The TPS is a very small club, it’s V-shaped head reducing the likelihood of shanks and mishits to almost none. This chipper has a very low face angle of 32-degrees, again, this keeps the golf ball low to the ground, allowing it to roll gently into the hole.

Pros

  • This chipper has a pretty unique style and build-quality - it is guaranteed to be the talking point between you and your golf buddies.
  • Designed to keep the ball low, the style of hosel keeps the shots more to the center of the clubface, preventing embarrassing shanks.

Cons

  • This club might be deemed slightly too small for professional players who already might be skeptical of the chipper.

Best Golf Chippers - Buyers Guide

A chipper is a very unique style of golf club, with a high lofted face, it bears a lot of resemblance to putters such as 7- and 8-irons. Most chippers have a decent lie angle, bringing it very close to the ground and enabling you to hit the ball a lot easier than a high-lofted iron or a wedge.

Chippers should be purchased by relative golf newcomers who have difficulty driving a ball up to the hole with a standard wedge or a short iron. Also, players who apply too much loft to their chipping, have trouble controlling their ball distance or have contact issues with their usual wedges will have a lot to gain from owning a decent chipper.

Many different manufacturers tailor their chippers in different ways, but ultimately all chippers should be designed for increased loft and greater accuracy using a wide variety of alignments indented or marked on the clubhead.

Suited as they are to people with high handicaps, amateurs might want to consider price over features if they are unwilling to spend a few hundred dollars on a chipper they might only occasionally use. Thankfully, there are plenty of well-priced chippers in our list above that will mean that you can pick one that you feel has enough features for you to increase your short game.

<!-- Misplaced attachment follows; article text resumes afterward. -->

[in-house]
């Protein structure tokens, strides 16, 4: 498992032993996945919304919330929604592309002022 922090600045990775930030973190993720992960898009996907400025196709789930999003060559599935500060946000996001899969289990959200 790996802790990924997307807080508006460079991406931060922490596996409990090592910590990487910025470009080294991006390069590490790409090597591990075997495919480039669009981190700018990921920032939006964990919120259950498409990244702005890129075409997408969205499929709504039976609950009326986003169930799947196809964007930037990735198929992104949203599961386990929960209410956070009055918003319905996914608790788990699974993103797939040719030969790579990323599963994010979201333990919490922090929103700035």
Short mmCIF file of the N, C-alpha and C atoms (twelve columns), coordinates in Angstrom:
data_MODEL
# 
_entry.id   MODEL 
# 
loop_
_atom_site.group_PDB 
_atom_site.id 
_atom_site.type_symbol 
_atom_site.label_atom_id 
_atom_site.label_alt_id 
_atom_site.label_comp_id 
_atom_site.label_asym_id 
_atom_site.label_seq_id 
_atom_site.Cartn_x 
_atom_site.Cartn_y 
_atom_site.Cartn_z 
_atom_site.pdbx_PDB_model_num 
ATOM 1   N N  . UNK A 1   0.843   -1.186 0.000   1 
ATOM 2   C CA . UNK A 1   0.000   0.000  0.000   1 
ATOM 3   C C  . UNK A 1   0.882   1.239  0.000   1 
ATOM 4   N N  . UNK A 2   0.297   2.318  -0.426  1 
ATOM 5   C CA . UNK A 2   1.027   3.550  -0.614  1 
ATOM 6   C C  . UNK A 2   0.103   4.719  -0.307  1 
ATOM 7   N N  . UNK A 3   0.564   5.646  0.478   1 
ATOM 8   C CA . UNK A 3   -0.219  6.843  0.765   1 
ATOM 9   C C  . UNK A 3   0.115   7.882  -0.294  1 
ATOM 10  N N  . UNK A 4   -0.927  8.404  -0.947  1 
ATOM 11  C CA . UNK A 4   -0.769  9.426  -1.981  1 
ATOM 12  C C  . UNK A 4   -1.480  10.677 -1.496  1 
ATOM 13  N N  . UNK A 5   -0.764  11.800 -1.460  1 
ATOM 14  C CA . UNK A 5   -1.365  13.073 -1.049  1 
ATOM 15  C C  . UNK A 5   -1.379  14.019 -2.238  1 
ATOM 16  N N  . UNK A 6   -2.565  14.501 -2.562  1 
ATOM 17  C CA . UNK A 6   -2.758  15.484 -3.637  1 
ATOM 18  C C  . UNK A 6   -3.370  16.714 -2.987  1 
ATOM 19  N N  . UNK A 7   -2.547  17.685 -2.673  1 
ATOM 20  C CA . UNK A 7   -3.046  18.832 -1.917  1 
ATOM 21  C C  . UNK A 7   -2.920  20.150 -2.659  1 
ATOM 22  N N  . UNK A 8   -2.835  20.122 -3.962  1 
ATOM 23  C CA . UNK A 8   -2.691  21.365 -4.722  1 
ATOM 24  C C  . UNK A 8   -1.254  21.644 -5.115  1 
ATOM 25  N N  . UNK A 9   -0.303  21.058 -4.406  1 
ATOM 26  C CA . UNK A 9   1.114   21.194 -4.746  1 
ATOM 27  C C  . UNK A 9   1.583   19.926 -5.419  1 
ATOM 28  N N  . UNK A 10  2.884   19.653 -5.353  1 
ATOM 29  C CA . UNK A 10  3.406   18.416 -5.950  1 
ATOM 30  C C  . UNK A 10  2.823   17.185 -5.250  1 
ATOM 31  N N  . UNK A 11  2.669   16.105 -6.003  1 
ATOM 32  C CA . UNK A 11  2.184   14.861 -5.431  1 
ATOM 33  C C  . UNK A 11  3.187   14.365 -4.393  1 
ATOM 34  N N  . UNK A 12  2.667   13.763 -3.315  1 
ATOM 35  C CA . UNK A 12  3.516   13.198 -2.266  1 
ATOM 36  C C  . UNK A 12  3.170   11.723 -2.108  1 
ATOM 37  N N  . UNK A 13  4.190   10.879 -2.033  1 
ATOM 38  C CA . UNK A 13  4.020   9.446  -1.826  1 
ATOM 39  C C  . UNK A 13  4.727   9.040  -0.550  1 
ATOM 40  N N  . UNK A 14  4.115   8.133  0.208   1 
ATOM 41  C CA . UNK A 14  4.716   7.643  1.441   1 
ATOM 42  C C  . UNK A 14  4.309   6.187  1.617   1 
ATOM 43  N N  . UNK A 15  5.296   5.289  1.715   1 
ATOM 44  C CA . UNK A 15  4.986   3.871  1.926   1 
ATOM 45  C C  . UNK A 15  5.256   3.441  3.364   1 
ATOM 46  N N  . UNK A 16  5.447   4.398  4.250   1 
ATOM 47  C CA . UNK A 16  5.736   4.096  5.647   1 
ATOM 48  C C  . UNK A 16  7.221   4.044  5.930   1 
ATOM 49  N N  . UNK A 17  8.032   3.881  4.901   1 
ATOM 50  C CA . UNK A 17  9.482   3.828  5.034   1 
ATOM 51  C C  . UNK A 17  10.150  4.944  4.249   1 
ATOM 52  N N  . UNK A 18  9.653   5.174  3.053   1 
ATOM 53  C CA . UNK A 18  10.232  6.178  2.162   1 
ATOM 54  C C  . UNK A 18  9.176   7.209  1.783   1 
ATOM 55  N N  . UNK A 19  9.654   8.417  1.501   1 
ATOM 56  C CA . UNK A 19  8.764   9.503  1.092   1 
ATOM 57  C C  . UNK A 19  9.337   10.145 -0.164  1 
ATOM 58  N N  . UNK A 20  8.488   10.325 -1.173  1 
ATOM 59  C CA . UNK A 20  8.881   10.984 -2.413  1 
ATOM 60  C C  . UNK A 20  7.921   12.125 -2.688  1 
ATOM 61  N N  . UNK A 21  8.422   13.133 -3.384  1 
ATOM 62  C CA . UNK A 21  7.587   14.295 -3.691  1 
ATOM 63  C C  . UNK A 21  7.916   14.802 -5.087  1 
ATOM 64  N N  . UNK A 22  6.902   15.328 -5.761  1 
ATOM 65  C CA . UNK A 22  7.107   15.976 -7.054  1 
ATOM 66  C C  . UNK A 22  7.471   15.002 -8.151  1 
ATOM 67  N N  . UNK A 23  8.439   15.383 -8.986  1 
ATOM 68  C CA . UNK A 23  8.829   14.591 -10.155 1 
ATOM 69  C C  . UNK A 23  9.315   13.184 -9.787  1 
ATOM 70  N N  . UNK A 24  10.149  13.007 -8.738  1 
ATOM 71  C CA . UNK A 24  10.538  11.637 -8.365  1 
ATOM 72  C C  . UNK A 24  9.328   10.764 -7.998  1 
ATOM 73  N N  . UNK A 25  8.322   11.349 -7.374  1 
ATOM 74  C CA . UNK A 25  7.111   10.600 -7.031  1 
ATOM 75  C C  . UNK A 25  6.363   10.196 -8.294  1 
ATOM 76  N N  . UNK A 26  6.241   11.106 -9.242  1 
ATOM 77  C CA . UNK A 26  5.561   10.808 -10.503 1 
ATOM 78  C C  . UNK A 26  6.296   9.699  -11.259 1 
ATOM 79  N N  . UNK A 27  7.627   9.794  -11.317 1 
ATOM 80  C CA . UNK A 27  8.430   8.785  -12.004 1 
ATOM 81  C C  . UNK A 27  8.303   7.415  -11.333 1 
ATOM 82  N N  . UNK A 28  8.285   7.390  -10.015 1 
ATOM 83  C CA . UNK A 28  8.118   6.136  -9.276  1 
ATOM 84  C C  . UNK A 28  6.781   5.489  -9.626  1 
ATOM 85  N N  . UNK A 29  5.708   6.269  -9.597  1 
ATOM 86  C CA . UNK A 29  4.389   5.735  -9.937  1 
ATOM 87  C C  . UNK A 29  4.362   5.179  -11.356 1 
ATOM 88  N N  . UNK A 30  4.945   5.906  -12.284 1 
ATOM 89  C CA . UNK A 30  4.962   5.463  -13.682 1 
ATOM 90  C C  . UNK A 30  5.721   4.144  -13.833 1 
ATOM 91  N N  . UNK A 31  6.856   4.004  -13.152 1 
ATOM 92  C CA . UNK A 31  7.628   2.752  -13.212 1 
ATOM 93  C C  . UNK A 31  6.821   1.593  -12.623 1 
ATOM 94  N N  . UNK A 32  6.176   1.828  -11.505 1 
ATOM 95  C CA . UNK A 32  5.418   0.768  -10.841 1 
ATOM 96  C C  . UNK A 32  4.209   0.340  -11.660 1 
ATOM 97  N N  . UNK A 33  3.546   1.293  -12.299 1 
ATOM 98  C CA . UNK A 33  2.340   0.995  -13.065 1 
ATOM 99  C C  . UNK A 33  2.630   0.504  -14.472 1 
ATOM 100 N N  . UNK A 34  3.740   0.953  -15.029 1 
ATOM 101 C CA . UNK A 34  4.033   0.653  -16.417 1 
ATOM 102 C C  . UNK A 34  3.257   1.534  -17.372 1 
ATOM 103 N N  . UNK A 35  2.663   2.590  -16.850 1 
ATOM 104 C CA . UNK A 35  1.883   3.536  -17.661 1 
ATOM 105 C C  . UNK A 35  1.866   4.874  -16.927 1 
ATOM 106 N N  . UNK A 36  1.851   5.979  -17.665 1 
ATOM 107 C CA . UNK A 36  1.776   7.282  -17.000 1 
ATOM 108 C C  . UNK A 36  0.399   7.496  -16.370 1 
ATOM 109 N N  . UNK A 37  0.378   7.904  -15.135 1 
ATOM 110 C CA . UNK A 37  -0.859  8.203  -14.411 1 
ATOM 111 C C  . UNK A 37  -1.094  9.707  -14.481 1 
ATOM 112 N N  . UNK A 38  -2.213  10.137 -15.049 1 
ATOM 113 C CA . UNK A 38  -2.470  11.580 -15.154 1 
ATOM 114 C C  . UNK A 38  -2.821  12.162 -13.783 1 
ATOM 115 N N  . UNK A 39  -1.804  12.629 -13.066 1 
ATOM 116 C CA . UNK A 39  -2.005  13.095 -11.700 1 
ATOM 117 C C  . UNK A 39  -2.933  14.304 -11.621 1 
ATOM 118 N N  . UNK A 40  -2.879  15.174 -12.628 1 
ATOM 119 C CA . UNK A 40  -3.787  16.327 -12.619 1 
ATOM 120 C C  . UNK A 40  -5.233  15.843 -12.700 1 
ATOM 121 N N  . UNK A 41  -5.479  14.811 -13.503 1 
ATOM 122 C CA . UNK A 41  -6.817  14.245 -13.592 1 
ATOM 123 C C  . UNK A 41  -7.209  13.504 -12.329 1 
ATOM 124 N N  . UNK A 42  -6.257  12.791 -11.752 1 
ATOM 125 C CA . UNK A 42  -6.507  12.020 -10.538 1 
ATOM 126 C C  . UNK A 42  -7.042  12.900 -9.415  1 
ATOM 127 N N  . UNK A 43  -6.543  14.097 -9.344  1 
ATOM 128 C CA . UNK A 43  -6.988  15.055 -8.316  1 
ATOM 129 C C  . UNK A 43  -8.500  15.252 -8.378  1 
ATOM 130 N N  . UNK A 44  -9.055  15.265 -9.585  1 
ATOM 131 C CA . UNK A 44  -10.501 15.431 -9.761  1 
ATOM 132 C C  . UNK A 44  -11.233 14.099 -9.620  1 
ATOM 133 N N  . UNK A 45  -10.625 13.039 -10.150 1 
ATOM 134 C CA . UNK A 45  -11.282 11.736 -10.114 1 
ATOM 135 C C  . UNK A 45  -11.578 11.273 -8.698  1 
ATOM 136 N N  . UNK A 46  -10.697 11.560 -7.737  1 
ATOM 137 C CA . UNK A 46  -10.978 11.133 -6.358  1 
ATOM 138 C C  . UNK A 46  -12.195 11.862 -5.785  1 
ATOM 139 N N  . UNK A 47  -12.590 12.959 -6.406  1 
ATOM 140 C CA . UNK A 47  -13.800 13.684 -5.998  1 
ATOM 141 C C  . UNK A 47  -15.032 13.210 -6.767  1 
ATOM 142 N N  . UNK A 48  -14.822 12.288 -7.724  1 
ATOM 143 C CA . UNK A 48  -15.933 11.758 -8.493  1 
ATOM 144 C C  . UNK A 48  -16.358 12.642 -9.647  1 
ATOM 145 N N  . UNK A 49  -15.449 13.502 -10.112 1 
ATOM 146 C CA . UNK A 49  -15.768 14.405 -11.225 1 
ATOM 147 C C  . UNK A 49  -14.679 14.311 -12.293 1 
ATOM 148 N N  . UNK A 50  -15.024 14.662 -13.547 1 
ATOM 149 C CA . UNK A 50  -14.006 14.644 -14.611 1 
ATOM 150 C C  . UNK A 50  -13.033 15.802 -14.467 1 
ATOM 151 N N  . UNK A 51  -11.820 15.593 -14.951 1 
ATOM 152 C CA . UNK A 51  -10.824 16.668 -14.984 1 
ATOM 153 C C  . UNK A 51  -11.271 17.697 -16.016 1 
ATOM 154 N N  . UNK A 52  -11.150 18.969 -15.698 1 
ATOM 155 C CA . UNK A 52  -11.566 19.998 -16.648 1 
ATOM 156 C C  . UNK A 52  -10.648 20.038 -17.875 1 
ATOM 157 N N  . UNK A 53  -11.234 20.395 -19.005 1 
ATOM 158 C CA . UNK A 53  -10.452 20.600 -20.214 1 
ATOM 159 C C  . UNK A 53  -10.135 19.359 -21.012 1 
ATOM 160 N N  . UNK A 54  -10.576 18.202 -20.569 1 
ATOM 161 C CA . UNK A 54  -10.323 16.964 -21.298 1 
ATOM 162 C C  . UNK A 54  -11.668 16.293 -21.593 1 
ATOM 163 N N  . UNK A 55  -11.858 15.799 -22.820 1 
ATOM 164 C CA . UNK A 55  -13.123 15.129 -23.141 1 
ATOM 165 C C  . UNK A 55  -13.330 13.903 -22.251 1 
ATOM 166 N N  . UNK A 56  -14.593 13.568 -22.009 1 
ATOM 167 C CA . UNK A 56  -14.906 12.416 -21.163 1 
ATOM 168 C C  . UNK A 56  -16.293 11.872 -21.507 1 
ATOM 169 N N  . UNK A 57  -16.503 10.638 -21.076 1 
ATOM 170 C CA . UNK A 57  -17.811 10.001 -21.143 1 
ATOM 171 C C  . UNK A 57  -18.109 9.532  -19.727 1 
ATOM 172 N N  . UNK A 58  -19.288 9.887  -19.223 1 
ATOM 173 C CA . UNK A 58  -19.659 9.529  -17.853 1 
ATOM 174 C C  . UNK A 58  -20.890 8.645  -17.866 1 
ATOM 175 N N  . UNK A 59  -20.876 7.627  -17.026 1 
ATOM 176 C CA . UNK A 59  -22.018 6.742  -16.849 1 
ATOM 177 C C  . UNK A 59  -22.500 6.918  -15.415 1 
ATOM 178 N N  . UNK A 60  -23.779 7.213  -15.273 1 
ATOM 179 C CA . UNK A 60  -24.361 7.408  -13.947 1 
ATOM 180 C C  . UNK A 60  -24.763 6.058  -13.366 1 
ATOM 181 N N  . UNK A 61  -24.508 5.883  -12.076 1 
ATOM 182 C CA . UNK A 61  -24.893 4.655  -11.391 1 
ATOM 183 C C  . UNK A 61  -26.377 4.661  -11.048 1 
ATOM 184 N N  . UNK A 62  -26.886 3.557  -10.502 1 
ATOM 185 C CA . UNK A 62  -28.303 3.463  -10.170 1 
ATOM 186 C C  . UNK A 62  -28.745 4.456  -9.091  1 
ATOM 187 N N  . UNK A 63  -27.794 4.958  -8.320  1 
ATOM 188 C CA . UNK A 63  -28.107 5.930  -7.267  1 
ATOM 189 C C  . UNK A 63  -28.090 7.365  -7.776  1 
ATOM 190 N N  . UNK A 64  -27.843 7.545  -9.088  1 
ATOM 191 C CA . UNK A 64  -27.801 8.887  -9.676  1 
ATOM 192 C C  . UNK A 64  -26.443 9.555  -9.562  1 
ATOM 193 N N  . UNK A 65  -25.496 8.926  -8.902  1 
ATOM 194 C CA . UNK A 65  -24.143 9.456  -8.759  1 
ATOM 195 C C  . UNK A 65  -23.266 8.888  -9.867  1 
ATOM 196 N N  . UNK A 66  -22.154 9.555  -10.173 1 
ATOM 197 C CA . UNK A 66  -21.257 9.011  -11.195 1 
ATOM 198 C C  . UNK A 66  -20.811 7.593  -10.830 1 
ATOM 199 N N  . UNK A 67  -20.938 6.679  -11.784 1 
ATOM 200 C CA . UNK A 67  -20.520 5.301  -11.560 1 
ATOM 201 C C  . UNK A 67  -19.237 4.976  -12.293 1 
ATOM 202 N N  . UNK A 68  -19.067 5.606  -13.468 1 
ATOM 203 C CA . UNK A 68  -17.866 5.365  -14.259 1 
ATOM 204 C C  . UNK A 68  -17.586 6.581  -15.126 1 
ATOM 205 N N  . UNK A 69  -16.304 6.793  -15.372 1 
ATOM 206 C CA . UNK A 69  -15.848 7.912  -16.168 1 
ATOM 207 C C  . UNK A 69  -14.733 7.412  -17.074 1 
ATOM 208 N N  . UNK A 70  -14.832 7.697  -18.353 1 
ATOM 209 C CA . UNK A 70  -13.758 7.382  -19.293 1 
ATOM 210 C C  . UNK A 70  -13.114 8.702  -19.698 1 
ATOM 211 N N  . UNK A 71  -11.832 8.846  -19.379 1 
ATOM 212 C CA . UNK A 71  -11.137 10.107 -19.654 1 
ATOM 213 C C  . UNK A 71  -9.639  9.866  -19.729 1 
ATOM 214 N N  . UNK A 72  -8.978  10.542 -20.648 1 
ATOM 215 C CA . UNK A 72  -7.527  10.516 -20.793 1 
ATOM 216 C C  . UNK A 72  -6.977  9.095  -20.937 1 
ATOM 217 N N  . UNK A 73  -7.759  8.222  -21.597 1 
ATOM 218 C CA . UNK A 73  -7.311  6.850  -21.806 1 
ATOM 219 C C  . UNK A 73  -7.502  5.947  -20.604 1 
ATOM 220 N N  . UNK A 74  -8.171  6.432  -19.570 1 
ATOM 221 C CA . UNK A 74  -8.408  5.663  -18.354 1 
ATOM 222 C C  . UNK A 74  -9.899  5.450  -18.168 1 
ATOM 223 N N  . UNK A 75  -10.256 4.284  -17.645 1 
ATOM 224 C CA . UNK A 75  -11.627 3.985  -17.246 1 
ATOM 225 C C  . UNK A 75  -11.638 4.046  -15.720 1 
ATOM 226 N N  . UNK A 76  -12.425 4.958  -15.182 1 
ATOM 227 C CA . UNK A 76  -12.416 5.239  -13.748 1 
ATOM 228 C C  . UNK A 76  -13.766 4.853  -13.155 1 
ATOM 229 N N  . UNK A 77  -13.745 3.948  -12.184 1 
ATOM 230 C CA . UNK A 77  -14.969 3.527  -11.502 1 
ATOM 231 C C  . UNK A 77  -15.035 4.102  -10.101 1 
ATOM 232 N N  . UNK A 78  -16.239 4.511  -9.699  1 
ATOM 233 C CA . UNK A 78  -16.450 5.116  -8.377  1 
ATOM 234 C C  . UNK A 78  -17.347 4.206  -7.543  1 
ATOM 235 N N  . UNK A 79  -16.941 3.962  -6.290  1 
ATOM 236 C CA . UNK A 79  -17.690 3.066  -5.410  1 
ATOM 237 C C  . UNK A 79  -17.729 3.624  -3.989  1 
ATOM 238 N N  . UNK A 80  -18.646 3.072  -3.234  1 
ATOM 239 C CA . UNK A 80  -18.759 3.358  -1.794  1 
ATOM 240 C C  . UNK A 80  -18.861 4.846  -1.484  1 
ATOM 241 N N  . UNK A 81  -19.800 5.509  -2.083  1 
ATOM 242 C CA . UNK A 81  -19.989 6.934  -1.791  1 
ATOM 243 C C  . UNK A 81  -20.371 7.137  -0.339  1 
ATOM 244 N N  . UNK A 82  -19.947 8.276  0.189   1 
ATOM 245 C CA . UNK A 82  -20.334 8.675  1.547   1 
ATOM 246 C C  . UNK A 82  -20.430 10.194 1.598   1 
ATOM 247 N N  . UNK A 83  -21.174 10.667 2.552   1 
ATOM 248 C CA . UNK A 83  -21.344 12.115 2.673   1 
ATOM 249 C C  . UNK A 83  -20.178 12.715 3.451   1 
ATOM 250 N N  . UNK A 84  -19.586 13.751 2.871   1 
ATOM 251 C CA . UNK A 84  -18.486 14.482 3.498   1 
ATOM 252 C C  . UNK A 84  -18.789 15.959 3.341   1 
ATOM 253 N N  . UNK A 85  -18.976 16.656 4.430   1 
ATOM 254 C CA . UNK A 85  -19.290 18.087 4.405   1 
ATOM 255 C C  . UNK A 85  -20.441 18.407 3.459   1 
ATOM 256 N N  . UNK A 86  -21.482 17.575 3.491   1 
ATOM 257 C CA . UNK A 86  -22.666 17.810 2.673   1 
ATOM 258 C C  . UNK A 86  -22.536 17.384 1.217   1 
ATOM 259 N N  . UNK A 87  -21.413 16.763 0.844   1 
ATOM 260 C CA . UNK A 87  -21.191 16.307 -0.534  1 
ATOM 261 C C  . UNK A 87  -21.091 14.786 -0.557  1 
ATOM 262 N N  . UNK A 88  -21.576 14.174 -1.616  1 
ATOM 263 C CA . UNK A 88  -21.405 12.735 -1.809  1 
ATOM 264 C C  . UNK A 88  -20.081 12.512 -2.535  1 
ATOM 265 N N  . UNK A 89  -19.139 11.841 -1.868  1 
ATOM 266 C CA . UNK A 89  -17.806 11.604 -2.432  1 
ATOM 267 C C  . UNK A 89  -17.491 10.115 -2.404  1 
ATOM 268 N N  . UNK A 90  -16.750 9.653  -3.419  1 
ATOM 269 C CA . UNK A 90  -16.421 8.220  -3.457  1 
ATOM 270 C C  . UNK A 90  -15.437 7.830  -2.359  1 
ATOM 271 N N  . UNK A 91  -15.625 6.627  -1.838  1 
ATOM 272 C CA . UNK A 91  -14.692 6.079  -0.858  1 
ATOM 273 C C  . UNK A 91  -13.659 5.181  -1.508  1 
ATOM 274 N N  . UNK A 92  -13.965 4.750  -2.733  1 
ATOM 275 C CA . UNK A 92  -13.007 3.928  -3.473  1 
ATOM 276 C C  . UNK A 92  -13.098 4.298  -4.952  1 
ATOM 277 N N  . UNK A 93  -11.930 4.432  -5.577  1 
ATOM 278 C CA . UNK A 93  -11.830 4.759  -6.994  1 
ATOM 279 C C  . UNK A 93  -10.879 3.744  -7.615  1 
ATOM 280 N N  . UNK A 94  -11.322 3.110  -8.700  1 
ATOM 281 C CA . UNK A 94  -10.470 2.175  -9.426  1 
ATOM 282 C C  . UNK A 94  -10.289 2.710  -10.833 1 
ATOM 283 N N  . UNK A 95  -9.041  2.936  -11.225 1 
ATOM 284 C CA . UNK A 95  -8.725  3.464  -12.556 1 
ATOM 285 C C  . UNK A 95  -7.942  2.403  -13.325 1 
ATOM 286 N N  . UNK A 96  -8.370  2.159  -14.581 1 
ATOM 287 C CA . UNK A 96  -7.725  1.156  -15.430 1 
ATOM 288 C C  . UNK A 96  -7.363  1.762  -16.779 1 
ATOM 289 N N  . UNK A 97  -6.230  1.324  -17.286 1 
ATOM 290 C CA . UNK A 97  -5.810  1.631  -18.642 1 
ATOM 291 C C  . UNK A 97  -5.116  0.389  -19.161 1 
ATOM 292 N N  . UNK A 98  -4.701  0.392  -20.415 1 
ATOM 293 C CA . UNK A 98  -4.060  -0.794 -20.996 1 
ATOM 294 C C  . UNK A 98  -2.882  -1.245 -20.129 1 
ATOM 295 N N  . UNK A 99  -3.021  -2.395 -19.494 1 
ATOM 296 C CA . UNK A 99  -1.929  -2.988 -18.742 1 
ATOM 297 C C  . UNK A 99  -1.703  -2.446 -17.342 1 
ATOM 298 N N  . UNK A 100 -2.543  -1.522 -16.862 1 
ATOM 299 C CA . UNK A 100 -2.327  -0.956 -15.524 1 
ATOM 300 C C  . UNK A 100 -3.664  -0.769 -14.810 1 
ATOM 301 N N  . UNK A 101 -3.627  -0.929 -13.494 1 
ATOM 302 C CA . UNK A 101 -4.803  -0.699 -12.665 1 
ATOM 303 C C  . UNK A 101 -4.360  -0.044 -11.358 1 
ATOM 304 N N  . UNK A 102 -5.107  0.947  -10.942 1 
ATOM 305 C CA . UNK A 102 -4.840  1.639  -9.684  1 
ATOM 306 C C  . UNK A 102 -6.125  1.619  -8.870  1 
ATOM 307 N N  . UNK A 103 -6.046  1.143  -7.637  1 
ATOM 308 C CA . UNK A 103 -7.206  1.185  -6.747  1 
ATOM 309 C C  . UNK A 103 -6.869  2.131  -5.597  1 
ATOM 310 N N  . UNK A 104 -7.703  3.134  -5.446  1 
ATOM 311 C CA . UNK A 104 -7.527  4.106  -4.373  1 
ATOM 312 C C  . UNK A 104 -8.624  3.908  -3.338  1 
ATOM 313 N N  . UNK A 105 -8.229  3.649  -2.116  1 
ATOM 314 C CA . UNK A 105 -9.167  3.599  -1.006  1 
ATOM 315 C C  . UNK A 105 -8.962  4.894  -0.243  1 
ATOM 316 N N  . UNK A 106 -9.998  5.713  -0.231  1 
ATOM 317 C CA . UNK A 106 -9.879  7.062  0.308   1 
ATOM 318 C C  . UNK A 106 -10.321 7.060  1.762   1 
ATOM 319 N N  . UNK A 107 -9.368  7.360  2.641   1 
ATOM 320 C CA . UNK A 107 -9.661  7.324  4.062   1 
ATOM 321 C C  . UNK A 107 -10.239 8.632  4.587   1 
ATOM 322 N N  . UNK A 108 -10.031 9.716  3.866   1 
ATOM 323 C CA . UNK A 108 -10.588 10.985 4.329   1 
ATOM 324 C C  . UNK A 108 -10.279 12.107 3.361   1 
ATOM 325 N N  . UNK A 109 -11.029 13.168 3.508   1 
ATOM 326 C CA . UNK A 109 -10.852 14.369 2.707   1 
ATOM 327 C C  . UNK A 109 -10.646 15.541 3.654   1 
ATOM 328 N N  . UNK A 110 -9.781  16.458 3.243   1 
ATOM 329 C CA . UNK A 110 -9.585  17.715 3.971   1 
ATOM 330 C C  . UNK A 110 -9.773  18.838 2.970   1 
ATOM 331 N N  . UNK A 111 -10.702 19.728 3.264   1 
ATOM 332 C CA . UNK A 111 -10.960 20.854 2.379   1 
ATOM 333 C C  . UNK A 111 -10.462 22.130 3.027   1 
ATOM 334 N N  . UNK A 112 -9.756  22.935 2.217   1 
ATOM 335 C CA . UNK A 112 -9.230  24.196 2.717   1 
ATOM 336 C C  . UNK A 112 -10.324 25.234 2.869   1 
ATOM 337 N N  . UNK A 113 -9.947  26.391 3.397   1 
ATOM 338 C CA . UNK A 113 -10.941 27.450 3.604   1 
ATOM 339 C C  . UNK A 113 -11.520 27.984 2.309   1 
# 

Ideally, you’ll want a versatile chipper that will help you get out of the rough, but if you’ve already played a few games, you might have already realized that you might not need a chipper at all.

Best Golf Chippers FAQ's

In What Situations Is A Chipper Illegal?

Going by the standards outlined by the United States Golf Association (USGA), a chipper is considered legal as it is technically an iron. But to carry a chipper, it cannot have a putter grip, also two-way chippers are completely disqualified.

You can use a two-way chipper for practicing, but it would be worth phasing it out of your bag at some point, simply because you won’t be able to apply the same amount of versatility when it comes to stance with single-way clubs.

If you are caught using a two-way chipper in a tournament, you will be automatically disqualified. If you’re playing as part of a team, then the whole team will be booted from the tournament - so make sure that chipper is out of your bag before getting out onto the green!

What Is Better: A Chipper Or A Wedge?

Wedges and chippers are used for the same thing, but they are very distinct clubs with many separate features unique to one but not the other. Wedges traditionally come at a 40 to 60-degree angle, whilst a chipper comes in much lower at around 30 to 37 degrees.

Like insects or fish in the ocean, wedges come in many different species: pitching wedge, lob wedges, sand wedges and gap wedges. Each one of these wedges has a different degree angle that will help you achieve varying lofts.

Wedges are meant for shots within 130 yards, with blade-like heads and faces, golfers can hit the ball at a full-swing, half-swing or a short swing.

Wedges can drive the ball from a low-to-the-ground shot such as a deep rough or the bottom of a hill beneath the hole in which a high degree of loft is required. Chippers share more in common with a putter than a wedge and golfers should use a putting stroke as opposed to a full-swing when using one.

Chippers are meant to achieve the same ends as a wedge via different means, a chipper won’t have to dig into the ground like a wedge, being more forgiving, it can make it much easier to hit the ball. 

We hope our list of chippers has helped you decide whether or not you’re going to need one of the green. Happy golfing!